Steelers looking for a few good men

The Steelers' Kevin Colbert stated in a 2008 pre-NFL Scouting Combine press conference that 80 percent of player evaluation occurs during the season as the player performs on the field. That said, Frank Tursic prepares you for the remaining 20 percent in this exclusive SCI feature.

For NFL teams, the Combine signifies the culmination of 18 months of college talent evaluation. The Steelers begin that evaluation process with the scouts from the Blesto Scouting Service moving onto their own scouts the following college season. Steelers' scouts log thousands of miles each August to December assessing the top college players at least three times during the year.

Next, college all-star games provide teams with a first chance to not only watch top players in head-to-head competition, but also see how they respond to NFL coaching and personal interviews.

By the time the NFL Combine rolls around, teams have a very good idea what players have "real" NFL talent as well as being a fit for their system.

The Combine, officially known as the National Invitation Camp, is held late February in Indianapolis. It's an outgrowth of an earlier era when teams pooled their money to save costs on travel and scouting. While teams will have spent thousands of man-hours on film evaluation and background checks by the time they gather at Indy, the Combine still serves a useful purpose.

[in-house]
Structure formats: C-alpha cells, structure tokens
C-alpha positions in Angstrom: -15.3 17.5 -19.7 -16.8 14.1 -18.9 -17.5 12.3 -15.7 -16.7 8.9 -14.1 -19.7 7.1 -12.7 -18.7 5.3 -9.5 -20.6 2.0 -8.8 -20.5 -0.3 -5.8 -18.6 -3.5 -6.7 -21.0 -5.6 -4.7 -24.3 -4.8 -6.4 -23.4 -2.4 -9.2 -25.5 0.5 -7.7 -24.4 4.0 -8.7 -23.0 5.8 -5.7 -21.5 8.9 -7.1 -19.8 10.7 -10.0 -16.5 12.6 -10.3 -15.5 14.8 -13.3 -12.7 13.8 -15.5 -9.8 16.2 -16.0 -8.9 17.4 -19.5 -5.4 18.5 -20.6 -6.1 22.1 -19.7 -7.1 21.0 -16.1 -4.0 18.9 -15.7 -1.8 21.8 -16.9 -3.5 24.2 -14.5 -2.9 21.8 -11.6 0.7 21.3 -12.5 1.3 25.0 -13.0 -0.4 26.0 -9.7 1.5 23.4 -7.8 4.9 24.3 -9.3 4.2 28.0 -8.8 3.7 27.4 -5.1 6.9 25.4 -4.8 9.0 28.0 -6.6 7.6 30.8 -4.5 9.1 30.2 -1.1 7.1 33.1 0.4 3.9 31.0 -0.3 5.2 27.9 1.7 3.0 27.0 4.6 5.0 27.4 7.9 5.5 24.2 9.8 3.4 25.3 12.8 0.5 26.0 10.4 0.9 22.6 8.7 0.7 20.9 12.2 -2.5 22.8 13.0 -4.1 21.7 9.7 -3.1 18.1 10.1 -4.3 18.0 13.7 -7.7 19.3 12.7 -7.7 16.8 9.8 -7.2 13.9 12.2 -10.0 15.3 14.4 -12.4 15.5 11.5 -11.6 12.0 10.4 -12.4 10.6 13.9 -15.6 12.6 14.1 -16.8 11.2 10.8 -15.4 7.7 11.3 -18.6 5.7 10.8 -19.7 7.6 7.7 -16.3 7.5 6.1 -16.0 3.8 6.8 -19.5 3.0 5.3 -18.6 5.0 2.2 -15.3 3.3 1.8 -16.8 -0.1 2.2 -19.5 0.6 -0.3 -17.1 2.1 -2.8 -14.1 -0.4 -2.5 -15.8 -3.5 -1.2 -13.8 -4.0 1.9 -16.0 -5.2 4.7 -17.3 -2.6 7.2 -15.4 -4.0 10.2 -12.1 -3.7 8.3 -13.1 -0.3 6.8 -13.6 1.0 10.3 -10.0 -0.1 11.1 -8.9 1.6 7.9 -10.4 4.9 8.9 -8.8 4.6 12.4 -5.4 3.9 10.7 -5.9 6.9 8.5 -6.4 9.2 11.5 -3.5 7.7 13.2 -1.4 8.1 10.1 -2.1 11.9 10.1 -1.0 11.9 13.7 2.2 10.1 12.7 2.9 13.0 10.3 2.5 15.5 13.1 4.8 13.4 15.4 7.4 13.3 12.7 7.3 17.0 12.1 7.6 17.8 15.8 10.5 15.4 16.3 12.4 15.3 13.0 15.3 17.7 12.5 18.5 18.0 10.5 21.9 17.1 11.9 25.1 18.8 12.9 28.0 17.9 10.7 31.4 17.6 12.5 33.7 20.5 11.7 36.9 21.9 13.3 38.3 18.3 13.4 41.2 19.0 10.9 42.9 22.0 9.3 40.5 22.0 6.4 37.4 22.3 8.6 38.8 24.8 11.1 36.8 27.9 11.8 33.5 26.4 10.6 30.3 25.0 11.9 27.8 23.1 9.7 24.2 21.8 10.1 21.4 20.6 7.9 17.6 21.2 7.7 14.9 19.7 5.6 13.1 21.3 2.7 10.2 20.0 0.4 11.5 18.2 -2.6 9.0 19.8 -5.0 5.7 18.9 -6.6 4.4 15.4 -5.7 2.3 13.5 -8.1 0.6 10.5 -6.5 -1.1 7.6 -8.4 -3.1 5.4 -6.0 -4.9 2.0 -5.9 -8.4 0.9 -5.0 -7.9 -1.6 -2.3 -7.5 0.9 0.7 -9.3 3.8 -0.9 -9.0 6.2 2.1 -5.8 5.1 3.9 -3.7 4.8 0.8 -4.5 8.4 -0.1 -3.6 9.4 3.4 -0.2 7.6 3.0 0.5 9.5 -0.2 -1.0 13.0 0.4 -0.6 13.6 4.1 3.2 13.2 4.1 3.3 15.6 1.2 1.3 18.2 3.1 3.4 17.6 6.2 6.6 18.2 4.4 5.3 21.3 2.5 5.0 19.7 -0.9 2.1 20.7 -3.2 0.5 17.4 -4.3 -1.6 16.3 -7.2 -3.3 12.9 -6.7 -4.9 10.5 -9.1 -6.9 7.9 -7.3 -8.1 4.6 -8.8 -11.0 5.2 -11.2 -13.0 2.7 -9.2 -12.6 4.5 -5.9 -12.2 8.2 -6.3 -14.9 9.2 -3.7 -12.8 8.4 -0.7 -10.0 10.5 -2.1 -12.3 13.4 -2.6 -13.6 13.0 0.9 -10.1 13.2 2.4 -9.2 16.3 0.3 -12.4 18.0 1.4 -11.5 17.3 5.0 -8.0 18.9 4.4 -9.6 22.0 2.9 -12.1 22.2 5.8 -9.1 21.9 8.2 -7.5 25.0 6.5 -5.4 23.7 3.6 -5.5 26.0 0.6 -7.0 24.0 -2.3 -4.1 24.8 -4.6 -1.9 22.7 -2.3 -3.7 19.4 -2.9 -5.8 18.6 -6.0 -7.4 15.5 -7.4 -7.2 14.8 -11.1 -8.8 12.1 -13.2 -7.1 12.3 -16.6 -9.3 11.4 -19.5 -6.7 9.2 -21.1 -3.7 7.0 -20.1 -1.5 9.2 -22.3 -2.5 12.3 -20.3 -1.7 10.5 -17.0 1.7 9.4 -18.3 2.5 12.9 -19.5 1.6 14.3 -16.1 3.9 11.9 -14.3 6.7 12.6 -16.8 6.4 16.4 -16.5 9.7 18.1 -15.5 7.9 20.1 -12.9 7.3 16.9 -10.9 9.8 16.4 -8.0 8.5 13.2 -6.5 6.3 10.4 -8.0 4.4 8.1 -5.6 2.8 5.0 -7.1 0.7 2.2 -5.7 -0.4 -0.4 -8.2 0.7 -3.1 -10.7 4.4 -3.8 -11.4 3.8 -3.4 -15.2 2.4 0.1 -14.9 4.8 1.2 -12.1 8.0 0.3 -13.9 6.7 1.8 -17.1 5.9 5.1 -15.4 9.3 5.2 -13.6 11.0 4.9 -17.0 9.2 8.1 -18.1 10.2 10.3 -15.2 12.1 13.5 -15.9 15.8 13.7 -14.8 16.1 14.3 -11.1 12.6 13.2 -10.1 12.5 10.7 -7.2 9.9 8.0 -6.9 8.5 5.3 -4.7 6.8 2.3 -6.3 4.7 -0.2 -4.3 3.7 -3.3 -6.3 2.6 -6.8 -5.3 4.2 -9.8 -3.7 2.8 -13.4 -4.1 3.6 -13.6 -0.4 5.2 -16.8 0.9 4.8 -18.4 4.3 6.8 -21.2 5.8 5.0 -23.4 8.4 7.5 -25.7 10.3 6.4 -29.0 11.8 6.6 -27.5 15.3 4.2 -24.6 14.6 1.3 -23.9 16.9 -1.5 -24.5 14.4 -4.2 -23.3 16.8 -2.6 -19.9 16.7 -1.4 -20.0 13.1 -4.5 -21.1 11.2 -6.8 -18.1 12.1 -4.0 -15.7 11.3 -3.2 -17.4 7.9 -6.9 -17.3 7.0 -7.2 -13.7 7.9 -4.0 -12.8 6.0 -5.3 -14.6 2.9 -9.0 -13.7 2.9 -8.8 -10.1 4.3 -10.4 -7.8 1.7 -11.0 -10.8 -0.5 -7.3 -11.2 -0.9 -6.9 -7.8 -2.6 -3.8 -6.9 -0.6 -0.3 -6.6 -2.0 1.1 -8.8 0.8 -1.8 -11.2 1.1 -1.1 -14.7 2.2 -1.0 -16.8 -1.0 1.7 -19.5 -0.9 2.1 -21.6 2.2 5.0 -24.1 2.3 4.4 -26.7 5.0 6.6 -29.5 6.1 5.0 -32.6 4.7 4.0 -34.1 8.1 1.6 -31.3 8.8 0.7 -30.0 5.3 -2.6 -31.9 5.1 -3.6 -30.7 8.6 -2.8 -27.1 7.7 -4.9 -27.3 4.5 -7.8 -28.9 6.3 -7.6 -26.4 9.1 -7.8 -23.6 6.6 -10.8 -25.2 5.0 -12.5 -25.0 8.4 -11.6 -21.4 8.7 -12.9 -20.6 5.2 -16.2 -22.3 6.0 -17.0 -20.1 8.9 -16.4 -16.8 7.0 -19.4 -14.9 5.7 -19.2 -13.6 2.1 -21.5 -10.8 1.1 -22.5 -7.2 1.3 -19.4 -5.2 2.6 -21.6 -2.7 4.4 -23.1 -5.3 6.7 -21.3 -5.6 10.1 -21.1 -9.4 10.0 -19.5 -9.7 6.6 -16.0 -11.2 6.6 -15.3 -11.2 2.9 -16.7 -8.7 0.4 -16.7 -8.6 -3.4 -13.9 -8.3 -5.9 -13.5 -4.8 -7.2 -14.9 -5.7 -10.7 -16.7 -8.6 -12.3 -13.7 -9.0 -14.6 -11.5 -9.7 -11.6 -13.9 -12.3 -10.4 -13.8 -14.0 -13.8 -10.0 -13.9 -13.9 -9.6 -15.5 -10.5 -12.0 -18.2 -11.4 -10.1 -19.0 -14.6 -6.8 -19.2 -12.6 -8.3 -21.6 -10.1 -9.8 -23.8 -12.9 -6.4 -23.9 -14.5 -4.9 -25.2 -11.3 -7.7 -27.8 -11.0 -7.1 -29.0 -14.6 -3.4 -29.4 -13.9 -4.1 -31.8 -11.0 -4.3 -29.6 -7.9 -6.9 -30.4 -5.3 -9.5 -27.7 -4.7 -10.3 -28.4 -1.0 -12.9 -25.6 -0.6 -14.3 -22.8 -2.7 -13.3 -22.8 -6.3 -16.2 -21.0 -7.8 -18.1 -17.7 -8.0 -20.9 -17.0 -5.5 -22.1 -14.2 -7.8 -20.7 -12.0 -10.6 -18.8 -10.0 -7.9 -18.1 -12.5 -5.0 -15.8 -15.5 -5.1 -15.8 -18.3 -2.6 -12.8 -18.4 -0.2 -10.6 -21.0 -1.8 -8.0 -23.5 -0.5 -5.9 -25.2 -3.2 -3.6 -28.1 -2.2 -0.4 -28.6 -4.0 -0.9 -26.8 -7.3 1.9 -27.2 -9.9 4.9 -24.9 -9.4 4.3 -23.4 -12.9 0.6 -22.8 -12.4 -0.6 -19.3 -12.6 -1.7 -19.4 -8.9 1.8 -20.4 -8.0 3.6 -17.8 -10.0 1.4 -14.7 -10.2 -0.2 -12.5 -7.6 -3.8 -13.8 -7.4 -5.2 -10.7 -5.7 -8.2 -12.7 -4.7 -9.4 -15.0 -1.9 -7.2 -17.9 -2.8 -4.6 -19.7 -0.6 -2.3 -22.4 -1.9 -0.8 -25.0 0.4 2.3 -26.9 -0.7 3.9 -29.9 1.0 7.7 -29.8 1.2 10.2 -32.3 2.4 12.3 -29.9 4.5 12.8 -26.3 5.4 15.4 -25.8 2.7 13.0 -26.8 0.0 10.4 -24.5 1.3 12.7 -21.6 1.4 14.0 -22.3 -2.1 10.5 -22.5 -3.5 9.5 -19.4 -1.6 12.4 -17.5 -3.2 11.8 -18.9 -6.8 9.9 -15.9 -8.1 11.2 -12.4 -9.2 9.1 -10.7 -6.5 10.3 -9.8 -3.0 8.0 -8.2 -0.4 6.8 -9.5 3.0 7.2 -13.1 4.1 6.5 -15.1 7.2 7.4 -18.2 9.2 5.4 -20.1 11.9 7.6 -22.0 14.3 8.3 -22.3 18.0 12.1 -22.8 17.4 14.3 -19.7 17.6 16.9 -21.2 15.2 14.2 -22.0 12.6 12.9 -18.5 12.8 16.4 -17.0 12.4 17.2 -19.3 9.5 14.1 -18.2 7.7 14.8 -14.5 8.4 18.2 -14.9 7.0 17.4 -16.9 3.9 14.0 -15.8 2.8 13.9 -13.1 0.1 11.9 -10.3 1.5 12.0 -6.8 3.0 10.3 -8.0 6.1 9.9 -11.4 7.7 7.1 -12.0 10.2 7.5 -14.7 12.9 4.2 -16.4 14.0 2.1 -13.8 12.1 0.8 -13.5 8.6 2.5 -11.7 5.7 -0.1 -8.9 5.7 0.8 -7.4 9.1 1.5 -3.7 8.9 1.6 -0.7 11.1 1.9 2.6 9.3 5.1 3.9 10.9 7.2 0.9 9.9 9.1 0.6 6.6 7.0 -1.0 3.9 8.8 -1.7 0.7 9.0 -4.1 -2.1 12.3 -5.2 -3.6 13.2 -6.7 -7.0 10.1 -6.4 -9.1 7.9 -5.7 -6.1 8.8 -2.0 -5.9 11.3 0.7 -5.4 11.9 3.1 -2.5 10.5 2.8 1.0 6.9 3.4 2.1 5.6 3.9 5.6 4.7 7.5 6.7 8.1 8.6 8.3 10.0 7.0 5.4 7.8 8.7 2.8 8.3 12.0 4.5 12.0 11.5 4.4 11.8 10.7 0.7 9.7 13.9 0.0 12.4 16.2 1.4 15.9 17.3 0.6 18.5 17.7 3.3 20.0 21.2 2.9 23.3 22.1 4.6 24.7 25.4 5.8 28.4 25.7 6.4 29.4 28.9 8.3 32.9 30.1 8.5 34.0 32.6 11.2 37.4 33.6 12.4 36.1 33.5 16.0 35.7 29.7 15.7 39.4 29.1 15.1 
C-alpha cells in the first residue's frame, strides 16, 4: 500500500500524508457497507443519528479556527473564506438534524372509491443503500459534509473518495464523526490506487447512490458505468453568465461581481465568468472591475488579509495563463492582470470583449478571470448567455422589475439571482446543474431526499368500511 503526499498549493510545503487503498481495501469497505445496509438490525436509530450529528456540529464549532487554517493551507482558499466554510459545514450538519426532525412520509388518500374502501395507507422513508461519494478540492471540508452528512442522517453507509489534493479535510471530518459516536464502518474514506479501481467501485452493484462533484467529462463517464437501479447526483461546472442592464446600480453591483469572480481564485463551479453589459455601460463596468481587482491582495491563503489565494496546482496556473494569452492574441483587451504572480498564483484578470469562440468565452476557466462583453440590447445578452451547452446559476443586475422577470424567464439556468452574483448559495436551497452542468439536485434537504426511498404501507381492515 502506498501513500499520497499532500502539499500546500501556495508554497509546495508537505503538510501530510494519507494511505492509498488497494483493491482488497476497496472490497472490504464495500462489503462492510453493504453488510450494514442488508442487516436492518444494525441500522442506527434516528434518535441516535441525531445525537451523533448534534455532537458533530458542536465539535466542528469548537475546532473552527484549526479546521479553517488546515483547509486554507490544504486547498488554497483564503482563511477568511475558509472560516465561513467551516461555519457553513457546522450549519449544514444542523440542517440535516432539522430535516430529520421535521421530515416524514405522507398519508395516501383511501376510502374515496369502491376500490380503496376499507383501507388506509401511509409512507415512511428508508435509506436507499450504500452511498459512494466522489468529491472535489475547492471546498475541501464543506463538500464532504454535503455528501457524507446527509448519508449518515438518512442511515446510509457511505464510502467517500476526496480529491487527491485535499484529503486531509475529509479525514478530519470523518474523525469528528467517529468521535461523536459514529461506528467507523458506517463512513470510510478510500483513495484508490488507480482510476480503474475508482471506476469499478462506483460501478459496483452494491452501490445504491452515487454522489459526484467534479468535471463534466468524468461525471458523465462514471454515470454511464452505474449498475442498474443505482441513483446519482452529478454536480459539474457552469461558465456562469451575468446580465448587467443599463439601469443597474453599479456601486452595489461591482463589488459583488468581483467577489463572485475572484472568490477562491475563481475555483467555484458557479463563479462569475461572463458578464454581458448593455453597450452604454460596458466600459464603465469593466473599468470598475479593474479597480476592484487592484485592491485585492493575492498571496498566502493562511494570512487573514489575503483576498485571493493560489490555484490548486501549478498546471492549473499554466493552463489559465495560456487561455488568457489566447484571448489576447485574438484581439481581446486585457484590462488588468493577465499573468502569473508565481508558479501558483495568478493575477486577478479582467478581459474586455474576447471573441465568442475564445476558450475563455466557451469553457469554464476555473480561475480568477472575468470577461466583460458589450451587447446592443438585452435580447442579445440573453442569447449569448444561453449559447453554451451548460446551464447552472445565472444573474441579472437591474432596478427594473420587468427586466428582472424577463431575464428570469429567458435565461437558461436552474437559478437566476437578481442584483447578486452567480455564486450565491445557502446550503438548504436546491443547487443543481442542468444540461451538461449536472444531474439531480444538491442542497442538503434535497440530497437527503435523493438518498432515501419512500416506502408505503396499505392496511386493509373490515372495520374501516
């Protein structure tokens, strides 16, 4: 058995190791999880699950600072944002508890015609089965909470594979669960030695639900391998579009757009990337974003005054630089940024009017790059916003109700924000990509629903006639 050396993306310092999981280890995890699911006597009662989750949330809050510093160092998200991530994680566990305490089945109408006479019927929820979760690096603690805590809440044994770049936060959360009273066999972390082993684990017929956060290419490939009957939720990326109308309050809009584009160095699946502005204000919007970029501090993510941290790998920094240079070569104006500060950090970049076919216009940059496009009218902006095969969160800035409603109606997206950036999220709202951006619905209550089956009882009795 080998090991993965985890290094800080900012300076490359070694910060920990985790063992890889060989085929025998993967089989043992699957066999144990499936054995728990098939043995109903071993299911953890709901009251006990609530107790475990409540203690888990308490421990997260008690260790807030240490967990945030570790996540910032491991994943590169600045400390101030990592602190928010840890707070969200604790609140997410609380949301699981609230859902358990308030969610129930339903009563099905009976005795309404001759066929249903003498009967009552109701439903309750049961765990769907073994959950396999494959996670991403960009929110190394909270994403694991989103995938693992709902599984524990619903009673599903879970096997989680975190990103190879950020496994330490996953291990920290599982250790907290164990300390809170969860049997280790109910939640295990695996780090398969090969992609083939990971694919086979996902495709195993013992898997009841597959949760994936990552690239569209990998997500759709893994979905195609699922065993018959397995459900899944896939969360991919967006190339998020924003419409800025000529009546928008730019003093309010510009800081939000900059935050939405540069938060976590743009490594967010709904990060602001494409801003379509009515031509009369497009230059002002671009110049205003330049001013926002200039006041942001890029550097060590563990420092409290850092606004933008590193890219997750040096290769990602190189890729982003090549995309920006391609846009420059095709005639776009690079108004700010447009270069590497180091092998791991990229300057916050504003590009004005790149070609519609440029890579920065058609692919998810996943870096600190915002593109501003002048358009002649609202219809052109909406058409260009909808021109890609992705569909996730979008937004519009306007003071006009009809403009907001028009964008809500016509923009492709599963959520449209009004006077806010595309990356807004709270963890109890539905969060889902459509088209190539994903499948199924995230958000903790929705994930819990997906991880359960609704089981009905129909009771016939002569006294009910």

As Kevin Colbert stated previously in a 2008 pre-Combine press conference: "We live by the credo that 80 percent of the (player) evaluation happens from August to December when they play."

The Combine, therefore, provides the remaining 20 percent of a players overall assessment by imparting standardized measures of athletic performance. These benchmarks of speed, quickness, and strength in conjunction with a player's character and medical history are then used to supplement a teams overall rating.

Or to put it more simply, you draft players based on "what you see on tape", but use the benchmarks for reasons not to.

These discriminators, as we'll call them, should be self-explanatory regarding a player's character or medical history. But, how do we quantify someone's athletic ability, and how does that translate to the NFL football field?